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In this week's Art Seen, James Dignan looks at exhibitions from Hamish Horsley, Glen Hayward, and Aiko Robinson.
''Earth Rising'', Hamish Horsley (Fe29 Gallery)
New Zealand sculptor, photographer, and painter Hamish Horsley is soon to move to Dunedin, and has announced his presence with an exhibition at Fe29.
Horsley is best known for his sculptures, including numerous large works on public display around the world, among them London's Tibetan Peace Garden. In the current exhibition, Horsley's interest in Tibet and in its culture and spiritual life is on show, most notably in the Wild Earth series of photographs of the land, each of which captures something of its vast emptiness.
Alongside sit a number of Horsley's swirling, hypnotic paintings, mainly in gouache. These semi-abstract pieces are heavily indebted to the rhythms and forms of nature. The paintings couple together a wide range of influences (one can see everything from French impressionism to Aboriginal dot art in the works), though the colours and forms of the land and sea dominate. This is most notable in a series of wave forms, one of which gives a titular nod to another influence, Japanese artist Hokusai.
Last, but far from least, are his sculptures. Created from English Portland and Purbeck limestone, these undulating abstract forms provide a sensual centrepiece to the display. The textured surfaces and smooth patterned rock call out to be touched and have a beautifully strong yet calm presence.
''Dendrochronology'', Glen Hayward (Dunedin Public Art Gallery)
Glen Hayward has created an impressive piece of conceptual and sculptural art, currently on display at the Dunedin Public Art Gallery.
Hayward's sculpture initially seems disarmingly simple. As a child, the artist used to play in the ruins of an old Toyota. In ''Dendrochronology'', the artist painstakingly recreates the wreck from wood. The interior is meticulously replicated, whereas the exterior of the work is deliberately left rough, clearly constructed from ply panels, and often with very little attempt to produce an accurate facsimile.
In viewing the work, we become the artist as a young child - we can imagine the lost summers of youth and a young boy creating a playhouse in the wreck.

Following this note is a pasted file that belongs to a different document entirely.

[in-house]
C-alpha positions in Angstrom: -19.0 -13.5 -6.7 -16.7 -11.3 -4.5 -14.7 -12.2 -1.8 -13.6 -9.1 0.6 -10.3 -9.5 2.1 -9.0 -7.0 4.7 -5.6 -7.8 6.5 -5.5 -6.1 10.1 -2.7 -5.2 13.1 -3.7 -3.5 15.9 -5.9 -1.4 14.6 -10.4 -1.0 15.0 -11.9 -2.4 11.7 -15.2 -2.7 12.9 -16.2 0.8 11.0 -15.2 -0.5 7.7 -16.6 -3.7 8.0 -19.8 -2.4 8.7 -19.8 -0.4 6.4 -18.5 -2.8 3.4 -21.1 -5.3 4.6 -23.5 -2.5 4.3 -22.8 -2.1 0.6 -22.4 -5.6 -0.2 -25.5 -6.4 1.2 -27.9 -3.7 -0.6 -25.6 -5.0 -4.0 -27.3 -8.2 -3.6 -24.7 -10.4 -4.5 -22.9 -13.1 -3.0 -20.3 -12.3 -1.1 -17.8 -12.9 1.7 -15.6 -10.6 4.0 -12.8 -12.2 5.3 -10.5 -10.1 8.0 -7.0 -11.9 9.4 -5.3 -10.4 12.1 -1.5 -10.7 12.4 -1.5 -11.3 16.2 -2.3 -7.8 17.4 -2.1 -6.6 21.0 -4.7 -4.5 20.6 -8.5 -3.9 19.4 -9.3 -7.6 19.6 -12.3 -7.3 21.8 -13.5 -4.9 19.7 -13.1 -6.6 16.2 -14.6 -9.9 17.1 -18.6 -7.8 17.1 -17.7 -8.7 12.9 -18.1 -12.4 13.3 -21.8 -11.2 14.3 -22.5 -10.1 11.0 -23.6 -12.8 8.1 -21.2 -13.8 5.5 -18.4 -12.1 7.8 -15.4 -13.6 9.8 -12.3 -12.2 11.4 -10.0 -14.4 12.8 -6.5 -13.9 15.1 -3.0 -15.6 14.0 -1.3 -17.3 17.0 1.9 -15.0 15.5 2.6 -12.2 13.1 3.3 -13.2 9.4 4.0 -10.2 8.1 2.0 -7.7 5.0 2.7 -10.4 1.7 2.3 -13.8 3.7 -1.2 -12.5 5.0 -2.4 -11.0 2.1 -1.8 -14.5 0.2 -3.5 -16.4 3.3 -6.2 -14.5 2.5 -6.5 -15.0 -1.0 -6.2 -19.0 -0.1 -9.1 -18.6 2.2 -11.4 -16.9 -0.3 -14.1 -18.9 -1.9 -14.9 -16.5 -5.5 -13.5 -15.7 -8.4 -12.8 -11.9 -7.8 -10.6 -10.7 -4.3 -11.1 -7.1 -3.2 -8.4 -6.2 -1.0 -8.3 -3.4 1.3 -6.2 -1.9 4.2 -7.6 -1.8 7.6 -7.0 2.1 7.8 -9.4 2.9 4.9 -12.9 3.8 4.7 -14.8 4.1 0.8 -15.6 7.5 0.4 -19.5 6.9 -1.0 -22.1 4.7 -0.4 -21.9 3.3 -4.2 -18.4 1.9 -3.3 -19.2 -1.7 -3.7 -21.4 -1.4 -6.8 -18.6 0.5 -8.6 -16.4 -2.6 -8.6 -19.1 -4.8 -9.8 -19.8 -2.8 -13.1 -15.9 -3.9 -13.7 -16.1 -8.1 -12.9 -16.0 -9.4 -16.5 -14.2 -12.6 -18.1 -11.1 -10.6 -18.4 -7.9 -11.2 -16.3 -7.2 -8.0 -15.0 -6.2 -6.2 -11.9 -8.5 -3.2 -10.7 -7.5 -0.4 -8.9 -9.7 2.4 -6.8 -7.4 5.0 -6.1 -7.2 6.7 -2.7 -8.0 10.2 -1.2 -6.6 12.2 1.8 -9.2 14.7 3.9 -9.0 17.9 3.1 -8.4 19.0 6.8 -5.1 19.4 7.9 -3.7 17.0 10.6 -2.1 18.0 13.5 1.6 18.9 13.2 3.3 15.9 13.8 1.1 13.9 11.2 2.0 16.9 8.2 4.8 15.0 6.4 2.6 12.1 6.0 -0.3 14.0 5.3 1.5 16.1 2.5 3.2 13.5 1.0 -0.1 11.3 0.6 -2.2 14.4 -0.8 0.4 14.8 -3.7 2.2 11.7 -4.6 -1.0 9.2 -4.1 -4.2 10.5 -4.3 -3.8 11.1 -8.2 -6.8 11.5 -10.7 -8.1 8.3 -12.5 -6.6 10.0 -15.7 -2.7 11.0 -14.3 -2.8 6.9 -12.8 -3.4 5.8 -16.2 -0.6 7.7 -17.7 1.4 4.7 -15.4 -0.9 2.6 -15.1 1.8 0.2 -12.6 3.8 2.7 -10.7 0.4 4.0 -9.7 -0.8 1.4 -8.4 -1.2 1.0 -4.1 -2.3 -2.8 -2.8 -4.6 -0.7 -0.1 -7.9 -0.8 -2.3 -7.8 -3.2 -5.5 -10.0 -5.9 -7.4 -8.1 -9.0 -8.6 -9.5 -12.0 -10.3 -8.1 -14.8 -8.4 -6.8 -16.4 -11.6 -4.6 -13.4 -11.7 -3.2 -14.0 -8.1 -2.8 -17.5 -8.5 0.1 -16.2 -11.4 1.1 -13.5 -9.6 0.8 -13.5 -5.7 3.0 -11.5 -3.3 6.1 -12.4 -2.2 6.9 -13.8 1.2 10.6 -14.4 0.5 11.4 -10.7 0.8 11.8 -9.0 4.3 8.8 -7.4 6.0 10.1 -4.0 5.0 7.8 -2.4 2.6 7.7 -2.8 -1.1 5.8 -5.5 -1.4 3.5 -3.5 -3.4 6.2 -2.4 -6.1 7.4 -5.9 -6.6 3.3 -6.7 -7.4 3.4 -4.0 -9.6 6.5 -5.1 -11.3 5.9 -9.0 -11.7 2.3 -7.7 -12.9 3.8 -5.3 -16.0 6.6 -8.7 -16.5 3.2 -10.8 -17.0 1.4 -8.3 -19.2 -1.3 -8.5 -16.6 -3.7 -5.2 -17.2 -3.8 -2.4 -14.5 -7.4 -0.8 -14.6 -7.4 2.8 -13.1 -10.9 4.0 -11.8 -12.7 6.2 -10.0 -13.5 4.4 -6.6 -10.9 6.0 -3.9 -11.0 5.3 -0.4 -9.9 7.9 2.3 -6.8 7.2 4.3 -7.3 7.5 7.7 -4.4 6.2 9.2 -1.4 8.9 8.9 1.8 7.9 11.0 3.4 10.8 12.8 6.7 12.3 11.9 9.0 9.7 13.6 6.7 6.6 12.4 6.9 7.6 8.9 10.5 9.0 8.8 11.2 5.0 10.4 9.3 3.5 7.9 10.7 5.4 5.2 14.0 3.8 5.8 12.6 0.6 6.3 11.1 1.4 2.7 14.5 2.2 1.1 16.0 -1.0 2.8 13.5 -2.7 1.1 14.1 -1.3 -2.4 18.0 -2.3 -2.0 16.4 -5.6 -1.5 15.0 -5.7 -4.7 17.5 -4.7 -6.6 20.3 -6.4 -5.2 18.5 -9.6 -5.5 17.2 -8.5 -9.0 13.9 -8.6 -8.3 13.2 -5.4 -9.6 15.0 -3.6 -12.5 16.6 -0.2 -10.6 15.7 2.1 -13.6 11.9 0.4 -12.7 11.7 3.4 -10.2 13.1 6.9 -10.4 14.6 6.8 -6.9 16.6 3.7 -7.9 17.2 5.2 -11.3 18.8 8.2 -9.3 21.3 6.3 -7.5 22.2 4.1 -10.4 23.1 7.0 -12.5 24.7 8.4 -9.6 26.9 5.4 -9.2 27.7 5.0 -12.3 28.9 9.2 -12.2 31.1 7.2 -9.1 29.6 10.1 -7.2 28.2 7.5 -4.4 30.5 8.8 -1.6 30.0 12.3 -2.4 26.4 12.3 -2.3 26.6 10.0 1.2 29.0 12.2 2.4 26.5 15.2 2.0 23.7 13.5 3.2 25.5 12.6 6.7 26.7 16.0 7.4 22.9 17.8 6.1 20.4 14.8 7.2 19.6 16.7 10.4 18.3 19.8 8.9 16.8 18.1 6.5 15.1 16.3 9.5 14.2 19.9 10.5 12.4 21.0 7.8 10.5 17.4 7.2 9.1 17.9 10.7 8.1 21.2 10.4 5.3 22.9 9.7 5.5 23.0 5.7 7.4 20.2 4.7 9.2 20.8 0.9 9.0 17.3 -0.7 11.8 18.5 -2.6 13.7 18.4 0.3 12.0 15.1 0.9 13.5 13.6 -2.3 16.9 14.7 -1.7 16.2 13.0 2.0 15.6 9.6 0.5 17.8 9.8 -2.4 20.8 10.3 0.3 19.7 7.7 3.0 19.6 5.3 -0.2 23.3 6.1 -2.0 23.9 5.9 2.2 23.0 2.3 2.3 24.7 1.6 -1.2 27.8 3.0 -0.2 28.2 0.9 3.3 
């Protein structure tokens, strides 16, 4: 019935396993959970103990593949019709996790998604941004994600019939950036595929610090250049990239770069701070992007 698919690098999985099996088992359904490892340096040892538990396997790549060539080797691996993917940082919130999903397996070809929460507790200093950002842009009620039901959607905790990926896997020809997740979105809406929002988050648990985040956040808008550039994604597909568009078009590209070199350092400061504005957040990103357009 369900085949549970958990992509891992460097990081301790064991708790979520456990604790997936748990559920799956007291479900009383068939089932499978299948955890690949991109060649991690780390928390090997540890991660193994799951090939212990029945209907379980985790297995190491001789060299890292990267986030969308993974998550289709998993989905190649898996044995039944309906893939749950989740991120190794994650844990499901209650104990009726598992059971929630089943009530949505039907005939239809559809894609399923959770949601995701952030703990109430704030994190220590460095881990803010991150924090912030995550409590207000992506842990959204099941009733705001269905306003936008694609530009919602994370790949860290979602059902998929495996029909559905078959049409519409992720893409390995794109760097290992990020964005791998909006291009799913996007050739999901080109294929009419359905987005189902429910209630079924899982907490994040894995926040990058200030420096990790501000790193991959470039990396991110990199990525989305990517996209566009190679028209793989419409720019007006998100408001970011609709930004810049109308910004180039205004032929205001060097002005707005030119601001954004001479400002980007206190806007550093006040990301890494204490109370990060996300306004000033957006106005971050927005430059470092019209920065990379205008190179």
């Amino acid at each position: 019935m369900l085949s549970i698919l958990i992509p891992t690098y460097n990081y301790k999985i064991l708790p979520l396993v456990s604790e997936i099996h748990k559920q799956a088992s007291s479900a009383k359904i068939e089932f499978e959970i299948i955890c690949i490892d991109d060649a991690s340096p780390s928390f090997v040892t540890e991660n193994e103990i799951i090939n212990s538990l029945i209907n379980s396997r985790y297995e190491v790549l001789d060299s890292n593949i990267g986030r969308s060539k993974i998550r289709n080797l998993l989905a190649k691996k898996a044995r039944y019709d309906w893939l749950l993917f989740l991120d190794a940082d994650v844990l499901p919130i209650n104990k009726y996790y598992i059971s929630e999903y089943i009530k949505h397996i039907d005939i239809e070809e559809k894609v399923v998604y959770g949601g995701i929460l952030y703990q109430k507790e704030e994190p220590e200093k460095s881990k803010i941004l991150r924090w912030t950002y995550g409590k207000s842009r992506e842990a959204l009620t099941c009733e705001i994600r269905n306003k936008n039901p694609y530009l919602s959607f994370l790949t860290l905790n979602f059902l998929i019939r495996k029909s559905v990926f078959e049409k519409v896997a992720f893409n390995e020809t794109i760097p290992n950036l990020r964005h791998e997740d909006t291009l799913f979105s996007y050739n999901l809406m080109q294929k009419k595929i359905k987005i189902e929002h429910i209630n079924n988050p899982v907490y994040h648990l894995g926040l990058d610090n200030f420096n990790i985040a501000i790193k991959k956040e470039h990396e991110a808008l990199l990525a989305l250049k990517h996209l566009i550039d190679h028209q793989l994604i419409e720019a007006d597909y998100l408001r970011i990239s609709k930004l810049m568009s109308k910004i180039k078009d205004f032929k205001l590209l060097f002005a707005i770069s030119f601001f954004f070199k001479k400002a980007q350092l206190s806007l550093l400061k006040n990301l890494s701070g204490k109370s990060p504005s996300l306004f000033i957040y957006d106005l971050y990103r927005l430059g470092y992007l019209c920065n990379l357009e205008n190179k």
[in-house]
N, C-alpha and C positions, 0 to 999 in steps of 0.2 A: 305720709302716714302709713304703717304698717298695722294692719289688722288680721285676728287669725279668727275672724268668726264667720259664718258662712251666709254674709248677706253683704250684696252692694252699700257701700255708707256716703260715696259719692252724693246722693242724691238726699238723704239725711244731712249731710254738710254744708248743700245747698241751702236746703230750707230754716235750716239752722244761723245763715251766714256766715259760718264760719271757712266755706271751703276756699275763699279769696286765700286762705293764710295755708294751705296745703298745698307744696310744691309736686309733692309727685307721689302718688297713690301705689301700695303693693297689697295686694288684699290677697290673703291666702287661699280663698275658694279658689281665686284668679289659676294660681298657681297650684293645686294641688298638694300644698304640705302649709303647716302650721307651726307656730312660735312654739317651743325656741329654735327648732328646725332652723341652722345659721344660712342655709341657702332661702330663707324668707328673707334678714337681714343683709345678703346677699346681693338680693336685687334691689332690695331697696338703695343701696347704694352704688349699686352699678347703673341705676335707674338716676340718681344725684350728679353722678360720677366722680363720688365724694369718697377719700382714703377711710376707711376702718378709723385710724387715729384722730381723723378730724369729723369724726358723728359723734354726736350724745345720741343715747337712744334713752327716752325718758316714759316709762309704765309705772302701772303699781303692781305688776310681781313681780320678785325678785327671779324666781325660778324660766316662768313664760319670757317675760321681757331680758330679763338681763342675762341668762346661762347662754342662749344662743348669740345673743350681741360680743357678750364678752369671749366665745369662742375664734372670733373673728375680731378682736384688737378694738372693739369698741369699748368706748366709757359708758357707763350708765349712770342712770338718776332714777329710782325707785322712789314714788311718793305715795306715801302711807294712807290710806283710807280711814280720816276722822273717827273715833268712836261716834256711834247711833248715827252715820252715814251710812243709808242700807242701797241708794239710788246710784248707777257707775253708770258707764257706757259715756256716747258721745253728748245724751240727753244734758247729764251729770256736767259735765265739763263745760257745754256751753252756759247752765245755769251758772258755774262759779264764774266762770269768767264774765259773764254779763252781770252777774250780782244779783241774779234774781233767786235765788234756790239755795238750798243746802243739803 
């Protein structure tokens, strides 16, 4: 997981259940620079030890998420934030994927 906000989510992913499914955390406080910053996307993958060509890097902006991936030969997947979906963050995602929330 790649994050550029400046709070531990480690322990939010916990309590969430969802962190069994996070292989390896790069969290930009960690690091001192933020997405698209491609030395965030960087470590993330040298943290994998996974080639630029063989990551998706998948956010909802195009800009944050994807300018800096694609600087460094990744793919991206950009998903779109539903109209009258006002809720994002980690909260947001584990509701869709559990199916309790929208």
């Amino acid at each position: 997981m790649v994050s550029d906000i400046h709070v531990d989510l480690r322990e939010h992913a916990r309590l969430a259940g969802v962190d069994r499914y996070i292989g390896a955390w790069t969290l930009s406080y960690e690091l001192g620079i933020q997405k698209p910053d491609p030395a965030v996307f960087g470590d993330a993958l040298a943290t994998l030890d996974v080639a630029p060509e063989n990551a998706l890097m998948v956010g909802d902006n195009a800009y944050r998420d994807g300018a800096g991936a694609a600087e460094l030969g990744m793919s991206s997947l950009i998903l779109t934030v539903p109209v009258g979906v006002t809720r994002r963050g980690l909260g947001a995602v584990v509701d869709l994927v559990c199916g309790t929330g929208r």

Intriguingly, the car is a vanitas work. Vanitas paintings were designed to indicate the ephemerality of wealth and remind the viewer of inevitable death. Symbols of opulence and mortality were shown alongside each other: short-lived creatures, candles, wine, musical instruments, and the ubiquitous skull. Here, we are presented with a modern take on the theme. Strewn about the car's interior are direct analogies of these symbols: snail shells, cigarette butts, bottle caps and a cassette tape, along with a sheep's skull. As such, what at first seems a simple replica of a car takes on a much more profound depth.
''Intimate Whispers Hidden in the Shadows of the Trees'', Aiko Robinson (Milford Gallery)
Seen through the eyes of Western viewers, Japanese erotic art can often be surprising and unnerving (no doubt, something similar applies for Japanese viewers of Western erotica).
In shunga art, Japan has a long tradition of works which might shock the prudish, but the images are not low art. They are of the finest quality, and can proudly sit alongside their less titillating cousin, ukiyo-e art.
Aiko Robinson has created a series of works in traditional shunga style, but they are works in which the sexuality has been deliberately abstracted. This the artist has achieved by removing any suggestion of the protagonists' faces from the images.
The removal of this vital feature has made for erotic art where the eroticism is not the first thing noticed by the viewer. Instead, we initially notice the beautiful, almost obsessive patterning in the creation of the works, and it is only after a few seconds that the reality of the scenes becomes apparent.
Robinson's images are created in traditional materials and styles, and using time-honoured methods - woodblock and ink drawing. As such, her images sit well within the history of shunga art. The images are not without humour, and this is reinforced by the deliberate, often crude, punning in the titles of the works.